That level of focus also inspired Goffic to create Dragonfly Studio Gallery next to her Hagensborg home, about 16 kilometres from the Bella Coola townsite. “It’s a short commute for me,” she jokes, adding that the gallery sells arts and crafts created by herself and other locals.
The gallery’s artists come from a widely diverse creative community. “There are lots of artists and musicians here,” Goffic says. She recommends that visitors to the area check out Bella Coola’s summertime Sunday farmers’ market (which also showcases local art) as well as Petroglyph Gallery and Copper Sun Gallery. And July’s annual Bella Coola Music Festival, she adds, is the perfect way to hang with the locals and enjoy some toe-tapping fun.
But the region’s finest artistic inspiration will always be the great outdoors. “It’s picture-perfect here,” Goffic says. “Where else can you look across an apple orchard at a huge mountain streaked with waterfalls, while bald eagles circle overhead and a grizzly walks by?”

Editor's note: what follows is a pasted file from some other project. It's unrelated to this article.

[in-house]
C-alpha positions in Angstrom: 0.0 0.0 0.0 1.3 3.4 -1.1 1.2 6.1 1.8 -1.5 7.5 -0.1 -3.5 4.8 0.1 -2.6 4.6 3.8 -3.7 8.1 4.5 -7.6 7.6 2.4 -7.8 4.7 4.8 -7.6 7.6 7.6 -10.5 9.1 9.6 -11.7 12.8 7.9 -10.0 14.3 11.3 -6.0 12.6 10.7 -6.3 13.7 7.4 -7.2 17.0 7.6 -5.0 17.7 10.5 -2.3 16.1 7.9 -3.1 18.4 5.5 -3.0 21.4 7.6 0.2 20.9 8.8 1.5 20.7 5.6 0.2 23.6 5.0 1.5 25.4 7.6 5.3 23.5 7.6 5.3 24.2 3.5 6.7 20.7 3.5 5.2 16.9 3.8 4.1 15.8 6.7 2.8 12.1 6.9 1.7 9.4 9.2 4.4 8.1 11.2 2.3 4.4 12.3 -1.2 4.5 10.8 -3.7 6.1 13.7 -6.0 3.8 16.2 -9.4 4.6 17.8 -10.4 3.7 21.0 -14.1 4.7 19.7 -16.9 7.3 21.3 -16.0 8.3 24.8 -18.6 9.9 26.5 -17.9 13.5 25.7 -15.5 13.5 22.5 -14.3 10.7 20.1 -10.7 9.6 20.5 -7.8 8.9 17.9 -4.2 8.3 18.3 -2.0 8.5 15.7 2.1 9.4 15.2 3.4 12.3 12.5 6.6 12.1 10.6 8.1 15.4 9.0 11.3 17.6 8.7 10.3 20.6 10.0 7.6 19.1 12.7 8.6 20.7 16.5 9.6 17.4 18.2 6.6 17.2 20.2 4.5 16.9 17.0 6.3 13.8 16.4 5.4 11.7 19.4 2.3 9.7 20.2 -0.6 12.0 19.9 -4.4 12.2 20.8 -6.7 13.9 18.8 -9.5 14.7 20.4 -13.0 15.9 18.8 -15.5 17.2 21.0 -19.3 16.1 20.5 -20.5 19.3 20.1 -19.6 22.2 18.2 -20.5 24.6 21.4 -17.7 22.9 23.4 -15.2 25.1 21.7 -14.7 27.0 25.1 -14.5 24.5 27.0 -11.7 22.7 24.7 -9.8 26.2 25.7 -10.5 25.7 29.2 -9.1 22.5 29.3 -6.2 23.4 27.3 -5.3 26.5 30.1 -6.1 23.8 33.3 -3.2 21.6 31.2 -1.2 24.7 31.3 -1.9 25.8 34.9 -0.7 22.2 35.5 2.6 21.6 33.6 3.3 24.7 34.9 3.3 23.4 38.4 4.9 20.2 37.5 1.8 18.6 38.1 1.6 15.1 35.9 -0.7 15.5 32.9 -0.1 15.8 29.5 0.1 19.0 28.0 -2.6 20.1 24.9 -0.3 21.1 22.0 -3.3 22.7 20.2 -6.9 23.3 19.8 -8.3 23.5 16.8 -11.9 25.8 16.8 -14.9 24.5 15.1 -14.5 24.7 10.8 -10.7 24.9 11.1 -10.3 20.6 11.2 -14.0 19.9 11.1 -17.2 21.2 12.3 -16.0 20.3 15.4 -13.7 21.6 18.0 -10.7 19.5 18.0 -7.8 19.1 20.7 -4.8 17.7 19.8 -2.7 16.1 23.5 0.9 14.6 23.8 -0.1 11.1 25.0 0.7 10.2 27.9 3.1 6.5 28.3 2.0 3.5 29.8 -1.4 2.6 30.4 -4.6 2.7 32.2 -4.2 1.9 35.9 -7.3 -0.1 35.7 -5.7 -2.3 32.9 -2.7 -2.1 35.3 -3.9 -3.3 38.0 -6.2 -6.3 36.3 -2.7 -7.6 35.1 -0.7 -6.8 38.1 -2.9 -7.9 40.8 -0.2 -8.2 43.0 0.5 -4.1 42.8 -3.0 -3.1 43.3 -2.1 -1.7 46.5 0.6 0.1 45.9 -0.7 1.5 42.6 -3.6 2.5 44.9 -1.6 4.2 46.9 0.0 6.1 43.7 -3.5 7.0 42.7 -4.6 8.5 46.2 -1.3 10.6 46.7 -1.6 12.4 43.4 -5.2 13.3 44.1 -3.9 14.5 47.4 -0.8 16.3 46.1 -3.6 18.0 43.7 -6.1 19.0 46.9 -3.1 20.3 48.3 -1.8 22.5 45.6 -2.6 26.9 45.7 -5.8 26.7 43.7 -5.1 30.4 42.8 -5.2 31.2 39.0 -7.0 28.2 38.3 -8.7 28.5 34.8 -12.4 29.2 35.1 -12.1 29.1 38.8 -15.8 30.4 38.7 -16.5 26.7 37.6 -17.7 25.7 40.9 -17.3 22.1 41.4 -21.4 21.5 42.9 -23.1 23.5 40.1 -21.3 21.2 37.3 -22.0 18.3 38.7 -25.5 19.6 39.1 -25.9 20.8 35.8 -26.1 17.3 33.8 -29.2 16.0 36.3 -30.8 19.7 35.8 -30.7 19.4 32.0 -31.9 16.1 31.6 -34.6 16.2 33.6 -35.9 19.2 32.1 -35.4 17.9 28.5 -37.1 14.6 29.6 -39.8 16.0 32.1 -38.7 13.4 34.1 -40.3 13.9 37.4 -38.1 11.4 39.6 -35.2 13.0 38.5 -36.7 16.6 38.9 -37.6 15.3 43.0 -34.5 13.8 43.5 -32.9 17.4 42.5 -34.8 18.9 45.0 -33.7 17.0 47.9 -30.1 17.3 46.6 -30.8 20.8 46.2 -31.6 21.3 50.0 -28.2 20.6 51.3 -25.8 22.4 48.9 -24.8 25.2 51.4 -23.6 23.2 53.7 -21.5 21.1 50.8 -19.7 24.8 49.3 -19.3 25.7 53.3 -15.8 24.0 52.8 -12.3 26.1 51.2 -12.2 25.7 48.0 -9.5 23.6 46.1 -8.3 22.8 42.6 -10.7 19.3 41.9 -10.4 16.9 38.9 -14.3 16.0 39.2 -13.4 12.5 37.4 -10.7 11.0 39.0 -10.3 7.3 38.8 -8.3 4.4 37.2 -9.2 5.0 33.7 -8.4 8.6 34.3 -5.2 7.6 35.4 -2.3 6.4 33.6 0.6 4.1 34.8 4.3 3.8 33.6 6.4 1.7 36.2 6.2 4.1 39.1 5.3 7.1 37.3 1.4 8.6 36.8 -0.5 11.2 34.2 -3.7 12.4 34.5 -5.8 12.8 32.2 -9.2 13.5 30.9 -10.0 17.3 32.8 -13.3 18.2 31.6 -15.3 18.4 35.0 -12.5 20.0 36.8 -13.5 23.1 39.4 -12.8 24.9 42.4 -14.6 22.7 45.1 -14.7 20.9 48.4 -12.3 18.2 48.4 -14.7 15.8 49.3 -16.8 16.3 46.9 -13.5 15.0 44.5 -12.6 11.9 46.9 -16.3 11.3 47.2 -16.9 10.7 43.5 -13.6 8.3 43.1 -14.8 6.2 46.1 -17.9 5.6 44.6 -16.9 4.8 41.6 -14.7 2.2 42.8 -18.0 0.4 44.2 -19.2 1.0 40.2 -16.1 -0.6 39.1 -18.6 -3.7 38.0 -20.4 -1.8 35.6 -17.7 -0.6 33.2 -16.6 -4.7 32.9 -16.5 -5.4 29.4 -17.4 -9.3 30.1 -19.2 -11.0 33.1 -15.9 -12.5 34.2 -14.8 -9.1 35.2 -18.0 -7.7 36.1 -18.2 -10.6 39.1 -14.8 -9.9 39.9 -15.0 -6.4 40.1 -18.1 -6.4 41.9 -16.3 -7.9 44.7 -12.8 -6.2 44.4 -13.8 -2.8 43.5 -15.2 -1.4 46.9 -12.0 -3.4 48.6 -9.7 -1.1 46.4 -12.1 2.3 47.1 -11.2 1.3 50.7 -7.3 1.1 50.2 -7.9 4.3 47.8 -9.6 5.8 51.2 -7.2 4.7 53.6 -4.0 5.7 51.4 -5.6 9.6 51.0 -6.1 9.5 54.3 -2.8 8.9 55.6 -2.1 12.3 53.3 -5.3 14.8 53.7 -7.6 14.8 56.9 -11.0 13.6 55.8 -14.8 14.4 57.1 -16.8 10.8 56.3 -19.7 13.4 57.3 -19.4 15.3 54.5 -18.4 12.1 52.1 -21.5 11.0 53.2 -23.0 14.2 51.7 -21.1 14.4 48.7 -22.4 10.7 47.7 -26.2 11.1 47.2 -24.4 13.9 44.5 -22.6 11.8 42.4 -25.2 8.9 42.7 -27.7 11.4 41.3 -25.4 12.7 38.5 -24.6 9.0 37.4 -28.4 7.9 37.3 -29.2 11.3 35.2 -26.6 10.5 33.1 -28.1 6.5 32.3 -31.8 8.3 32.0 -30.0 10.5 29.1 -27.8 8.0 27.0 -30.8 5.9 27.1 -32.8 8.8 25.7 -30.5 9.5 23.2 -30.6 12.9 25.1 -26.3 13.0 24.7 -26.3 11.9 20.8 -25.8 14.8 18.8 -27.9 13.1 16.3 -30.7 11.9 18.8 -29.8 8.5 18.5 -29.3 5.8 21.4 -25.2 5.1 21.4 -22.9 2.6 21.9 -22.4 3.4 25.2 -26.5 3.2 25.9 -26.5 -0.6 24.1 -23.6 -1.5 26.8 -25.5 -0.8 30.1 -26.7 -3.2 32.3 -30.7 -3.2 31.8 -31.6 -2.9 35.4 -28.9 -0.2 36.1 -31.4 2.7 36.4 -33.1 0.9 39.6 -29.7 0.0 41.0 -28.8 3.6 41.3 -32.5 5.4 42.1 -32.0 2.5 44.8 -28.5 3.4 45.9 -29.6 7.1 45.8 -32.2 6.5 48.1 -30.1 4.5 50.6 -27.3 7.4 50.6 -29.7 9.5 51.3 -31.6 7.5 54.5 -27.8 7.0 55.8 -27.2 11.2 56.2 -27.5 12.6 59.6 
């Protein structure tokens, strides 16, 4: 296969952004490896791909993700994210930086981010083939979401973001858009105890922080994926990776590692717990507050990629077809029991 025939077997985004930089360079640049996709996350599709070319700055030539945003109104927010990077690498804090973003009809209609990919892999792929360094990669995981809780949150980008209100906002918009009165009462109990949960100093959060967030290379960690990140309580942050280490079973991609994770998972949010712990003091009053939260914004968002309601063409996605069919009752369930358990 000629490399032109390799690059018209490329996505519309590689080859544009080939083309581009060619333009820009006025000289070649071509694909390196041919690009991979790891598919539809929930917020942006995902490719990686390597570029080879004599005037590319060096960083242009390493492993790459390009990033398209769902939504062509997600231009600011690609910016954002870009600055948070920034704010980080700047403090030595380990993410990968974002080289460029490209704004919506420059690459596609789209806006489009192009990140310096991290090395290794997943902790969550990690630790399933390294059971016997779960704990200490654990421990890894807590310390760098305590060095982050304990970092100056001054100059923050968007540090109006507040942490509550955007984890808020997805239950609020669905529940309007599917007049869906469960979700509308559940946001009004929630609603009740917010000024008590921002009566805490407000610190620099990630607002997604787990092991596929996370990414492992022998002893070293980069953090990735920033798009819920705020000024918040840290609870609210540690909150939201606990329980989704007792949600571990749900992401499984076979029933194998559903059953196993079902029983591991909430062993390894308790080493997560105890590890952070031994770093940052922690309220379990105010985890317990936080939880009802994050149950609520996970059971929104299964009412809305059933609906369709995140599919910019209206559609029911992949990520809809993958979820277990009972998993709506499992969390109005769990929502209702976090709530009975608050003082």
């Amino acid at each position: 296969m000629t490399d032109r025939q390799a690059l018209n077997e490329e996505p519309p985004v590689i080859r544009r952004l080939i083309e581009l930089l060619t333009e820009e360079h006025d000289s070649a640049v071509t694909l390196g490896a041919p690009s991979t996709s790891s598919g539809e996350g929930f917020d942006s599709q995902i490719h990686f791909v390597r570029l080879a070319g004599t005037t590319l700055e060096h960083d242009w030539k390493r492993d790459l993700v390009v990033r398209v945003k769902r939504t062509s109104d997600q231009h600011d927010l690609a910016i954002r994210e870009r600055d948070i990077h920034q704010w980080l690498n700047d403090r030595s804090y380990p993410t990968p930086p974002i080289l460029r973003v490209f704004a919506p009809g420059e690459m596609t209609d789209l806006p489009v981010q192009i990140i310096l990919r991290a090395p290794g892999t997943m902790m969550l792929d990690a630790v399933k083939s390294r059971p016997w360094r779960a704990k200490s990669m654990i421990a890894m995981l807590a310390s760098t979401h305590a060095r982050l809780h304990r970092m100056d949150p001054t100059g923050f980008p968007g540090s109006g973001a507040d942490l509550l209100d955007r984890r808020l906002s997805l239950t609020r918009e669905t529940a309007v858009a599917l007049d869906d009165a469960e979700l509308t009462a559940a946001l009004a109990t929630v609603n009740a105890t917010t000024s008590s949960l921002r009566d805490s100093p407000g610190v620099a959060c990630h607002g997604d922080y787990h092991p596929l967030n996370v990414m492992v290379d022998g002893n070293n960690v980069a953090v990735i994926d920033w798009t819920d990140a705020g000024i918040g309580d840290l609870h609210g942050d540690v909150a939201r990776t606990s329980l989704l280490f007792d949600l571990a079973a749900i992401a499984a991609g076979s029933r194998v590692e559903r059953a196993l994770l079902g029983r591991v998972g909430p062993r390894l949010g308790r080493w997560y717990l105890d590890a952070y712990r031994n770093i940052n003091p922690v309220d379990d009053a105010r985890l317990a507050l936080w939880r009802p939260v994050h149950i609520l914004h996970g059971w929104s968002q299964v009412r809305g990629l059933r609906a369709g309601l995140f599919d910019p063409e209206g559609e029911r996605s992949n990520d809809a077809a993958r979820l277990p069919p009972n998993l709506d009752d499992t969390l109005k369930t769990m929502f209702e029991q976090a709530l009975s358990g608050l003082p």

It’s this profound natural connection that Goffic says makes the valley truly special. “I’m fascinated by the minutiae of nature: the moss, the ferns, the little mushrooms, the smell in the rainforest. It expands my imagination and puts me in a peaceful place to create,” she says.
Kyle Artelle: Wildlife Advocate
Kyle Artelle. Photo by Alena Ebeling-Schuld.
When Ontario-born biologist Kyle Artelle began visiting Bella Bella to investigate regional bear populations in 2010, he fell head-over-heels for the area’s natural beauty. “After each field season, I would always try to put off going back to Victoria. Then, in 2014, I finally made the move here,” he says.
Now combining his University of Victoria postdoctoral fellowship with a Raincoast Conservation Foundation biologist position, Artelle is engaged in a multi-year research project alongside five regional First Nations and a clutch of universities around the world. The area’s ursine residents are the project’s main focus.